I will be honest here and state that I have had some terrible experiences with PETG in the past. After using PLA, I became spoiled by the ease of printing with it. I skipped the ABS bus entirely and went right to PETG, after mastering PLA. I swore off ever using PETG again, because I was continually frustrated from ‘stringy boogers’ messing up my print.
Finally, I was convinced by William Donald, here at Inov3D, to try out some Sunlu PETG. I was blown away! How could PETG be THAT easy to use? Well, this 3D Hero Red PETG is JUST as easy to use as the Sunlu!
More 3D Hero!
After fully testing out the 3D Hero Wood filament, I really wanted to try some of 3D Hero’s PETG. 3D Hero is a sub company of Sunlu, so I expected their quality to be on par with Sunlu. Most importantly, I was not disappointed with 3D Hero Red PETG!
From the start, my spool of 3D Hero Red PETG arrived in a tightly vacuum sealed bag with a desiccant pouch. The box was white with very little frills. I’ve mentioned this before, but there’s point in putting trash products in nice packaging. Personally, I would rather save the money on the fancy packing material that I will throw away. I would rather that the manufacturers invest in the quality of their product over their packing.
Buy 3D Hero Red PETG!
After playing a bit with the settings with Simplify3D, I settled on the following settings for printing the 3D Hero PETG:
Printing the 3D Hero Red PETG was a great experience. After adjusting my intial Z gap by Baby-stepping my Z axis, my first layers stuck well to the glass bed of my Tornado. Extrusion was smooth and clean. Even when printing with a layer height of 0.25mm, the layers just melted into one another. Check out this Skully! SMOOTH!
I had to adjust my cooling as well. Typically, I don’t print PETG with very much parts cooling. You can see on the top of the Aztec Chief what happens when you don’t let the layers cool properly. I have since amended this in my profile.
PETG in Vase Mode!
Next, I tested the layer adhesion by printing a large Spiral Vase in the 3D Hero Red PETG. It came out great with just a little deformation on the sides. I am not sure what caused this. It could be due to too hot of a nozzle temperature. I could also have set the initial Z gap too tight, causing the nozzle to push into the lower layers. Never the less, the layers bonded together tightly. I love printing vases in PETG, the material is perfect for vases. PETG feels great, the exterior is almost soft. Most importantly, it flexes well in single width thicknesses.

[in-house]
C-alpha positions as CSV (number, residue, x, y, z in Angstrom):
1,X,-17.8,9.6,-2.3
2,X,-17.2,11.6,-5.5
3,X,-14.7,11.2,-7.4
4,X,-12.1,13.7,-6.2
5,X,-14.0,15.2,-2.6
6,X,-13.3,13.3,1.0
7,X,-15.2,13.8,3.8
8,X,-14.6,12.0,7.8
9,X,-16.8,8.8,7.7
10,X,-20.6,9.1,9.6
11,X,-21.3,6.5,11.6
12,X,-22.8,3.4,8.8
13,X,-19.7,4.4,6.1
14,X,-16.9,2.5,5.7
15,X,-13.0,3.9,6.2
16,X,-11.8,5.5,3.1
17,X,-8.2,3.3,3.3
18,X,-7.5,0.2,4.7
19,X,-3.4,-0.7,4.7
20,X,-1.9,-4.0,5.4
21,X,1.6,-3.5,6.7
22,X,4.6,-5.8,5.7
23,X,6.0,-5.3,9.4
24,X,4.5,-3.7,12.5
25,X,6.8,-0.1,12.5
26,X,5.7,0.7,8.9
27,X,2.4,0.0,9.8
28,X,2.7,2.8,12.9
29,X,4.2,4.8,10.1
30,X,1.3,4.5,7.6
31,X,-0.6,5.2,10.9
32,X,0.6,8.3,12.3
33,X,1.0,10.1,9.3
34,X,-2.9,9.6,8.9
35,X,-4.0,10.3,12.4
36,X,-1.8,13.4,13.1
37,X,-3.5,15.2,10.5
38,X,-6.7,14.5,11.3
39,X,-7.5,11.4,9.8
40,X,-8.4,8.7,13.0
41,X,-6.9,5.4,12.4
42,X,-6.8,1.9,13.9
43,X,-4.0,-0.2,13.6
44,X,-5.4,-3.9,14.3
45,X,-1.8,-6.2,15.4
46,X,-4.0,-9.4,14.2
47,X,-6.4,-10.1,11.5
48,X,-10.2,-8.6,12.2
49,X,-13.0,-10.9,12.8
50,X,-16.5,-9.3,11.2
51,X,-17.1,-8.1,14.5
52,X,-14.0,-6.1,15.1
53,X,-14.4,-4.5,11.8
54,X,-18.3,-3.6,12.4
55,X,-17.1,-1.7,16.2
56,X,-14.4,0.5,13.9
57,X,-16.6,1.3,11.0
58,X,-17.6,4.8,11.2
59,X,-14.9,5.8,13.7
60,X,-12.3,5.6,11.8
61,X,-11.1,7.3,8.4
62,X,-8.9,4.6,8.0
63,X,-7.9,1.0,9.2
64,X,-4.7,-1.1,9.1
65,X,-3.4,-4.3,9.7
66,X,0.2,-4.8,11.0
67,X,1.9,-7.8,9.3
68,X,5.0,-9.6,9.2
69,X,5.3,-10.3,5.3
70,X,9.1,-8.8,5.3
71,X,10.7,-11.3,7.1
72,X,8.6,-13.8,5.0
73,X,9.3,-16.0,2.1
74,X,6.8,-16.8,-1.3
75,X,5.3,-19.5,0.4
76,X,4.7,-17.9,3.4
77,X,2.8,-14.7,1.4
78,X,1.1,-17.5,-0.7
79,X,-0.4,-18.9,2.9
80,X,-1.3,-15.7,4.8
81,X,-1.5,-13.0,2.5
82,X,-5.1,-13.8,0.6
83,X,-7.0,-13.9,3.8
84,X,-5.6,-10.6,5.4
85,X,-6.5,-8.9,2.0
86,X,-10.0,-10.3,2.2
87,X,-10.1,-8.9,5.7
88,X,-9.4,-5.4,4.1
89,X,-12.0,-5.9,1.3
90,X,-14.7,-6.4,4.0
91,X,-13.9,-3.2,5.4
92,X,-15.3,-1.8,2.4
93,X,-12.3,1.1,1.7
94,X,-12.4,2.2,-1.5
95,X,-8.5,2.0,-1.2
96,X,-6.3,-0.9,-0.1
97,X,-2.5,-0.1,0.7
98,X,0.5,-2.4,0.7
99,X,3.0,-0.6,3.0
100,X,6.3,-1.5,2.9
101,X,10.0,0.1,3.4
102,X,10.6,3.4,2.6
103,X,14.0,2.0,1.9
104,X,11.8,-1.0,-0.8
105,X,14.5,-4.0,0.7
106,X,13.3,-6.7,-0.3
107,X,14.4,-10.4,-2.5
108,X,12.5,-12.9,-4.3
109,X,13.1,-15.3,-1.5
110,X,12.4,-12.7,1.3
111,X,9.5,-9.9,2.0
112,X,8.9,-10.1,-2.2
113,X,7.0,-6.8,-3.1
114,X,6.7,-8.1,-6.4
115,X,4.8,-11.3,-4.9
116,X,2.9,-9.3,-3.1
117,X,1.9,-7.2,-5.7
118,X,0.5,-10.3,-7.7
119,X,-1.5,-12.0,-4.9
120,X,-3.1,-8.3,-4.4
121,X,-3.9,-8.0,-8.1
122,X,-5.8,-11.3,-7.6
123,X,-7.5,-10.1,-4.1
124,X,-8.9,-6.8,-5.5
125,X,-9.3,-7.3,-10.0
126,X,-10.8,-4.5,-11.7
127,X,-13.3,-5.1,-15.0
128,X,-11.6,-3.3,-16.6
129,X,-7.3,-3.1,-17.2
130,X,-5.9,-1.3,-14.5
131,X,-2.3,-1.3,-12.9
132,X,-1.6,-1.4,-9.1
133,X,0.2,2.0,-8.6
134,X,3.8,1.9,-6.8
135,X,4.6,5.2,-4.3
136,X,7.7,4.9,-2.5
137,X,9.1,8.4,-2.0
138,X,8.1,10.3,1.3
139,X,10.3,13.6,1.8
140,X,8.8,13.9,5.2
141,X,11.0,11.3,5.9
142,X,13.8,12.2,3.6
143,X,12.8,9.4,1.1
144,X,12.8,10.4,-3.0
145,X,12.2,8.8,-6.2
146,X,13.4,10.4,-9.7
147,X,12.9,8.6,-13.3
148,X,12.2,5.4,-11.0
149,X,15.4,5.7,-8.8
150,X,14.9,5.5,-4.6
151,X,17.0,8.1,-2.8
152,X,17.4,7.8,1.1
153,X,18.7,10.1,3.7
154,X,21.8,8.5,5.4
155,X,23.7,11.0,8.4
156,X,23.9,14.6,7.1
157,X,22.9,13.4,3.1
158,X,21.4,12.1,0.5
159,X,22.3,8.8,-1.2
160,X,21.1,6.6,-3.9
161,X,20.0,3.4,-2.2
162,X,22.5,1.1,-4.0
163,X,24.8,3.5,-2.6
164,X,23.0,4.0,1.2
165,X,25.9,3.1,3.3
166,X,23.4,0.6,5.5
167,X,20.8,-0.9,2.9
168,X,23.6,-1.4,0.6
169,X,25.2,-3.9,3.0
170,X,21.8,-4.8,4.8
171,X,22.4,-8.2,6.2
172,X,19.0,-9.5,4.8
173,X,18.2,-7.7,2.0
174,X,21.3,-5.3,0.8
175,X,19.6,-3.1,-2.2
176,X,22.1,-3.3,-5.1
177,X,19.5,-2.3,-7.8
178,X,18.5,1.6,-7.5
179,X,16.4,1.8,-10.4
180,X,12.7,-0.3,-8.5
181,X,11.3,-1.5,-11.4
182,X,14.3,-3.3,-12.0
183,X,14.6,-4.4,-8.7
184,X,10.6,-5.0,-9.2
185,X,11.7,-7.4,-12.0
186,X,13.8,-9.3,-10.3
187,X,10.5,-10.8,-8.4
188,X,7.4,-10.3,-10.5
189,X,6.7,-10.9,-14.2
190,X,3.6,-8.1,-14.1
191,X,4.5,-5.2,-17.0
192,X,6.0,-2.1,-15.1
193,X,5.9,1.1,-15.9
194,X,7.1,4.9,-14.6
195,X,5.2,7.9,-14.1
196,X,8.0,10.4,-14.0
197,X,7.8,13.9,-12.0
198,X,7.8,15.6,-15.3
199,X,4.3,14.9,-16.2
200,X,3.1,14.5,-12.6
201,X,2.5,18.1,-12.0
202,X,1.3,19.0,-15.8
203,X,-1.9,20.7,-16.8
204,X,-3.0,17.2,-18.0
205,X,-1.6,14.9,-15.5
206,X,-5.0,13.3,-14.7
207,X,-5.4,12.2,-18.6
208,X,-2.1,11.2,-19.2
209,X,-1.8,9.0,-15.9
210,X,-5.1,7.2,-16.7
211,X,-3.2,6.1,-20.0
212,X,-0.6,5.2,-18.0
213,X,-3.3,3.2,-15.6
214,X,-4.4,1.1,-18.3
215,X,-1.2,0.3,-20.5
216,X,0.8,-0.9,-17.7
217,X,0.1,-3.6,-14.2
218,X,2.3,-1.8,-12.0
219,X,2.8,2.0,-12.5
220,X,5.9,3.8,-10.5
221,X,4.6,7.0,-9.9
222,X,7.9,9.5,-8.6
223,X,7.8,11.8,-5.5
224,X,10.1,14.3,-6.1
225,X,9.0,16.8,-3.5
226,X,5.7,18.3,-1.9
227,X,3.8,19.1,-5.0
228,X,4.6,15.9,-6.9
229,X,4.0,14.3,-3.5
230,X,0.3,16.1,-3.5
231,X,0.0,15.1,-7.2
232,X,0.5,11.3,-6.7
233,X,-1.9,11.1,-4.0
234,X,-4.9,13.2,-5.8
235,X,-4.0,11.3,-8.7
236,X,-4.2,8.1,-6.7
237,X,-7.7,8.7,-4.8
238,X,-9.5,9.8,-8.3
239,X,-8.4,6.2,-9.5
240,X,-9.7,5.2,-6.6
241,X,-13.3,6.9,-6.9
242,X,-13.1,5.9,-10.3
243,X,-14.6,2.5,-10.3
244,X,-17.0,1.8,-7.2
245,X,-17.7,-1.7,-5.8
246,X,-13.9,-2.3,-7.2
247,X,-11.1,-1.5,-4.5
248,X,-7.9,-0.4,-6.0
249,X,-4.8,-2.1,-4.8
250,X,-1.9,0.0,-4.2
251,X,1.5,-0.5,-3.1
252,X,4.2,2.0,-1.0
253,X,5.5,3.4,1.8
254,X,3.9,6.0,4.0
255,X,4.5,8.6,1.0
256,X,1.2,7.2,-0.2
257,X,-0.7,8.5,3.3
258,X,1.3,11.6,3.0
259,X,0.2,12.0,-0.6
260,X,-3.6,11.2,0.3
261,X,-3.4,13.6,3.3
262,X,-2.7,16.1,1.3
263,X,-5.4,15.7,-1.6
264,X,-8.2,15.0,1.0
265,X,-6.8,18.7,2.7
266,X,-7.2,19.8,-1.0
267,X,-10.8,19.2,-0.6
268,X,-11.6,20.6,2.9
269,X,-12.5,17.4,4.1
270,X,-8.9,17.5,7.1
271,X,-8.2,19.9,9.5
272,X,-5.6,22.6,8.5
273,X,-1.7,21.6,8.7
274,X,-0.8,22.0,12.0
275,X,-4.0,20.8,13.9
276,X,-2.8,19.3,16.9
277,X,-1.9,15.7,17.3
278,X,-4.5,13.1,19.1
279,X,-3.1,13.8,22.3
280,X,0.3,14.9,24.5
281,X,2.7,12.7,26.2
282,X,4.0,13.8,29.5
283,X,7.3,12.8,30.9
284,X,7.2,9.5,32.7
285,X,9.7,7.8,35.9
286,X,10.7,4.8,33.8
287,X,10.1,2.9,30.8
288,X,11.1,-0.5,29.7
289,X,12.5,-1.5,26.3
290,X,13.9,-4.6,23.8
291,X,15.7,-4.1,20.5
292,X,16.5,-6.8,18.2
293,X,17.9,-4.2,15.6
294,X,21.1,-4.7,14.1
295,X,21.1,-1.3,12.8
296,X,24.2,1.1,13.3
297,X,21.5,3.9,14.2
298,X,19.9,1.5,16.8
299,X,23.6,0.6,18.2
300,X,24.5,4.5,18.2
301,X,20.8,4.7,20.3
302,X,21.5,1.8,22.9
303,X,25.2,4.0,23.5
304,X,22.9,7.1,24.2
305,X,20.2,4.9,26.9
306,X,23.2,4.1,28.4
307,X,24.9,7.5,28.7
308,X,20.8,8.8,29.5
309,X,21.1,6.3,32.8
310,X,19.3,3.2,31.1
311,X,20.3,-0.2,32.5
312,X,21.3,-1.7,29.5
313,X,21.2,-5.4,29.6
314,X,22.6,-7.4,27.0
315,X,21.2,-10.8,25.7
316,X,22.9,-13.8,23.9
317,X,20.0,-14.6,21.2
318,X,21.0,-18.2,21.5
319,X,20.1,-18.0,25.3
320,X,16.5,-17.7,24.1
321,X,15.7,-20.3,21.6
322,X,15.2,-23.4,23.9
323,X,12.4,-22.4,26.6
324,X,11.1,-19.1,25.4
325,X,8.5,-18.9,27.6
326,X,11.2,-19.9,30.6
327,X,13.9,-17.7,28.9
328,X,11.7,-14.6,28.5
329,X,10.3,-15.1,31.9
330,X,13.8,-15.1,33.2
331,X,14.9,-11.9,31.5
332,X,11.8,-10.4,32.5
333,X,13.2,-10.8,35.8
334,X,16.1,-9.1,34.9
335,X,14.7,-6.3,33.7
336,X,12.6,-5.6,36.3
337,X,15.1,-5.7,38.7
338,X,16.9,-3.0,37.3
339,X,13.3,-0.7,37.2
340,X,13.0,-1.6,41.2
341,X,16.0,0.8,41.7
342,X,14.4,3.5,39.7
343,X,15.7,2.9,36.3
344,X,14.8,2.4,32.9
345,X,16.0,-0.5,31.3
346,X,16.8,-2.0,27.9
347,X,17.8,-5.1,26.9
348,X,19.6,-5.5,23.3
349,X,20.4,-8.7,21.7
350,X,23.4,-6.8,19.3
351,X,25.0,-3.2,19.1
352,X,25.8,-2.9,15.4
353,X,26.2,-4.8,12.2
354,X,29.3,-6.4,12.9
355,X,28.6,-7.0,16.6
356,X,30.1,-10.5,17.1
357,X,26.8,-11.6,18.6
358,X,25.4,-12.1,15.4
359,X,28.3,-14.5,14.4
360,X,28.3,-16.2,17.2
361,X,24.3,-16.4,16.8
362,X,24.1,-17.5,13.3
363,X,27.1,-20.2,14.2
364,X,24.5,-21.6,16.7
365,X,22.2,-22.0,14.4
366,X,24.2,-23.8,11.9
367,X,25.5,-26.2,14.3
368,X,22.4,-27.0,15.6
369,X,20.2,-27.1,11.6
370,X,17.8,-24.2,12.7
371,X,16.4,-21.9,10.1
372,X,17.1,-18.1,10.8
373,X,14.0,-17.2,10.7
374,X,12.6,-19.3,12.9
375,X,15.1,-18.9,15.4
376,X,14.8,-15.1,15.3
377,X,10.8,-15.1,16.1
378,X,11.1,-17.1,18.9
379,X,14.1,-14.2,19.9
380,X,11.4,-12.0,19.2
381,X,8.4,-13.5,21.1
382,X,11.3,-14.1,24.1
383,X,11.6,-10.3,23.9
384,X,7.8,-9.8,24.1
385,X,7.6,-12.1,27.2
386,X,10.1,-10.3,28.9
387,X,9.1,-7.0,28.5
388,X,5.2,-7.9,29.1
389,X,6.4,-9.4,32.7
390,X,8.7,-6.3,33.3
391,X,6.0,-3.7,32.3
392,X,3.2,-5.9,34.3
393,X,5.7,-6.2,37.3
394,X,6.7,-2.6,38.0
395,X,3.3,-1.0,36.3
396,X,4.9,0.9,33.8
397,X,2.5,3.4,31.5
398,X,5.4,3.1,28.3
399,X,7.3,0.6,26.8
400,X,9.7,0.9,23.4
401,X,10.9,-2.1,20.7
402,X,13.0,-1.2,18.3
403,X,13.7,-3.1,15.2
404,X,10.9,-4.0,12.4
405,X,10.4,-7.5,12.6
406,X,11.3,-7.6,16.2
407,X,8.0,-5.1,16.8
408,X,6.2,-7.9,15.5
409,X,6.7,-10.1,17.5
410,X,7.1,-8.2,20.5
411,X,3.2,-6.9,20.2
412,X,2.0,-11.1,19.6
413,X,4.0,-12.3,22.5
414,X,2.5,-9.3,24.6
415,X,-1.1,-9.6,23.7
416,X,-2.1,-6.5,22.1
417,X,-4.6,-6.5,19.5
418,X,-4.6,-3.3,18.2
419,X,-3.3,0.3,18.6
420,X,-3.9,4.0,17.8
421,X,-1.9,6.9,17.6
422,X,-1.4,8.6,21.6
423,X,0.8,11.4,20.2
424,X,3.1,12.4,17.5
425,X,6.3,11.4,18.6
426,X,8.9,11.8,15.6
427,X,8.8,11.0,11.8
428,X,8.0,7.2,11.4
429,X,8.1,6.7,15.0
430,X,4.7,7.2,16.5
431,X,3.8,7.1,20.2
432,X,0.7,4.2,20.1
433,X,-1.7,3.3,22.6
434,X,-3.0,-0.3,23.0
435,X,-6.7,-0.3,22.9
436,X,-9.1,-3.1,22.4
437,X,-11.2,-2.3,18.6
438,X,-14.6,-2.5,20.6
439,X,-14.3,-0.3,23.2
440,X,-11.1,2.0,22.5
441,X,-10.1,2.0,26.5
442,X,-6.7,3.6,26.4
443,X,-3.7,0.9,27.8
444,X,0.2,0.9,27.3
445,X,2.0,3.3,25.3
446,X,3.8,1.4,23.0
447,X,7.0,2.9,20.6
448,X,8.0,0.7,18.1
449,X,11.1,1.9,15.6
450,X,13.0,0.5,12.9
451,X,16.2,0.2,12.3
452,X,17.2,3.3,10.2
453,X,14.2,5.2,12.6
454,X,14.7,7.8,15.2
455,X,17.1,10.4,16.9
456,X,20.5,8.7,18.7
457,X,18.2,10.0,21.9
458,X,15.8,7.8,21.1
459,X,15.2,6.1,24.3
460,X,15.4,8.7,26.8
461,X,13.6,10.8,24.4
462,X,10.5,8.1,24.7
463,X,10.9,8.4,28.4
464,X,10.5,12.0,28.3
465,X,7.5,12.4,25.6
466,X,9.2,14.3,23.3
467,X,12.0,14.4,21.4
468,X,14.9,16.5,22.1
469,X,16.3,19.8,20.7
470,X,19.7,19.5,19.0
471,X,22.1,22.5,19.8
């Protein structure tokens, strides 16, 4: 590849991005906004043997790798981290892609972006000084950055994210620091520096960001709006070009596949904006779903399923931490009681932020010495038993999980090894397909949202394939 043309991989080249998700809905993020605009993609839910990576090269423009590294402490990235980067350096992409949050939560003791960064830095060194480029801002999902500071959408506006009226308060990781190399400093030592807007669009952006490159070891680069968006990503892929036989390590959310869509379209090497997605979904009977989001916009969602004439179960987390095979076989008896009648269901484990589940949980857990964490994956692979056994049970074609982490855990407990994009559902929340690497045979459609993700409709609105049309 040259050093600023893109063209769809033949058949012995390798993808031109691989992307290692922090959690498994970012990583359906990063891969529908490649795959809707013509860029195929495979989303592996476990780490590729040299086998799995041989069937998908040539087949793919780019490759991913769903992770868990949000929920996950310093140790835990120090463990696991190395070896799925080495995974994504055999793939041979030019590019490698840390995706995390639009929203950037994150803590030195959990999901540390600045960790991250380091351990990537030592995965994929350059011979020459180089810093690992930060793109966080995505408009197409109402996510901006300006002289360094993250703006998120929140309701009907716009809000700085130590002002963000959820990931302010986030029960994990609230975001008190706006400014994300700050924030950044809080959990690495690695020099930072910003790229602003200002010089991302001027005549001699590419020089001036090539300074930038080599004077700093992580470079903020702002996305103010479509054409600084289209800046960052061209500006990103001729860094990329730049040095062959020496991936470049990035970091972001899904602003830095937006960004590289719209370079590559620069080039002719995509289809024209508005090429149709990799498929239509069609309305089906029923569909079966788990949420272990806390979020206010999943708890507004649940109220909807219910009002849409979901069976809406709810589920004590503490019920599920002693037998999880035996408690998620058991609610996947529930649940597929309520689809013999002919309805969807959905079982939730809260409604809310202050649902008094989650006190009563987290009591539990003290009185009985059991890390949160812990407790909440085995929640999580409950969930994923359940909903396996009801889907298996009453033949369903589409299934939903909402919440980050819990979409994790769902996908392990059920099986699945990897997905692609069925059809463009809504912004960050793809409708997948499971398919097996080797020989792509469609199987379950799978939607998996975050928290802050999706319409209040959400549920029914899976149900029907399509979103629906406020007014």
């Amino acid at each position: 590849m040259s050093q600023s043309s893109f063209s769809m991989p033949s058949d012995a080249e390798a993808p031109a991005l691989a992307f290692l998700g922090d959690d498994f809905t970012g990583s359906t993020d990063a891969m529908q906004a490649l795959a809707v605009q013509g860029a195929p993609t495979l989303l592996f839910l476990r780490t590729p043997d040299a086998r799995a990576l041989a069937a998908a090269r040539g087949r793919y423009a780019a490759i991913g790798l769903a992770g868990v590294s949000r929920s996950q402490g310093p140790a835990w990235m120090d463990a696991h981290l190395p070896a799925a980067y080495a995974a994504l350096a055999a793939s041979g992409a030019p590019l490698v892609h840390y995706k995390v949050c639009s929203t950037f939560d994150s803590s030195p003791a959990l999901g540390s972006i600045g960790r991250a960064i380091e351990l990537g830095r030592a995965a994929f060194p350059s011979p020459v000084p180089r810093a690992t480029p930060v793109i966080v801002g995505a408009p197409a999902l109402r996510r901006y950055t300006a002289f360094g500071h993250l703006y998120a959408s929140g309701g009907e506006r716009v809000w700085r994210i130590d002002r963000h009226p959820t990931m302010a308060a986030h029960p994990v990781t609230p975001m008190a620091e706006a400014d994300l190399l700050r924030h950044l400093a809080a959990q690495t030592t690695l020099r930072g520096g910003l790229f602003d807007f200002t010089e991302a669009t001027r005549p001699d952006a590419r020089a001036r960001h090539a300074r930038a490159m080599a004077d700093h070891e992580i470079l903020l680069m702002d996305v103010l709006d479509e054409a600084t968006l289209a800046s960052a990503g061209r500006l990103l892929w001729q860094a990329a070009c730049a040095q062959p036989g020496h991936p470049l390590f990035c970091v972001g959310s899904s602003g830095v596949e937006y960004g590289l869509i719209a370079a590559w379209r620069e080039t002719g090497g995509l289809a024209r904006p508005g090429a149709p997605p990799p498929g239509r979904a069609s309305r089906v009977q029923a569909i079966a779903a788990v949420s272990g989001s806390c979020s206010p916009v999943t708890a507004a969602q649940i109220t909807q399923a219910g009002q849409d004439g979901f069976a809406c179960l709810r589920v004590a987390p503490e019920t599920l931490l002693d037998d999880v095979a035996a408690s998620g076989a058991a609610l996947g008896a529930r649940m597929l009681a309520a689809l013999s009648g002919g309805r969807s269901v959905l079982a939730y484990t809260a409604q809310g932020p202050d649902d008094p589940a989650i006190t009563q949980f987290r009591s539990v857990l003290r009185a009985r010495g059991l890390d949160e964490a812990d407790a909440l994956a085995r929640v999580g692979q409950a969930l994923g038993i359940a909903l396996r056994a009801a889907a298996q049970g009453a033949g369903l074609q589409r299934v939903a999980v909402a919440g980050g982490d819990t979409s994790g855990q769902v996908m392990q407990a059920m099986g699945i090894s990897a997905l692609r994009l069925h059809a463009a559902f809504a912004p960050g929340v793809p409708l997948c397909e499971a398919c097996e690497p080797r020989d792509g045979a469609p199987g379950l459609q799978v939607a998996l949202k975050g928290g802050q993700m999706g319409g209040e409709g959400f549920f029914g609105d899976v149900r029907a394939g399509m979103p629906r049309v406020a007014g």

Time for Some Functional Prints
The best quality of PETG is that it’s a great material for functional prints. This time, I decided to try something new and printed this Grocery Bag Carrier. 3D Hero Red PETG came out looking really good for this print. In addition, the layer lines are clean and smooth with just some tiny wisps in the handle cutout. After that, I printed my Recorder Holder.
The Great Duck Project
I also printed part 208 from the Great Duck Project in 3D Hero Red PETG. If you aren’t familiar with the project, you should check out the official website for information. Ultimately, it’s a crowd sourced art project involving a 6 foot tall 3D printed duck! The duck model was scaled up and chopped into 476 parts using LuBan!
The Wrap Up!
In conclusion, I really REALLY enjoyed printing with 3D Hero RED PETG. I am always impressed with HIGH QUALITY PETG prints.. There’s something magical about the shimmer and semi transparency that PETG offers. The shimmer from this PETG is very nice. It reminds me of the Hobby King Transparent Red PLA that I reviewed last year. I highly recommend 3D Hero’s Red PETG. You would be hard pressed to find a better deal for the quality. Go check it out on Amazon! Remember to store your PETG in air-tight containers. It’s a hygroscopic filament, and will require drying if it gets wet. If your 3D Hero Red PETG gets wet, you can follow our filament dryer tutorial to save the day!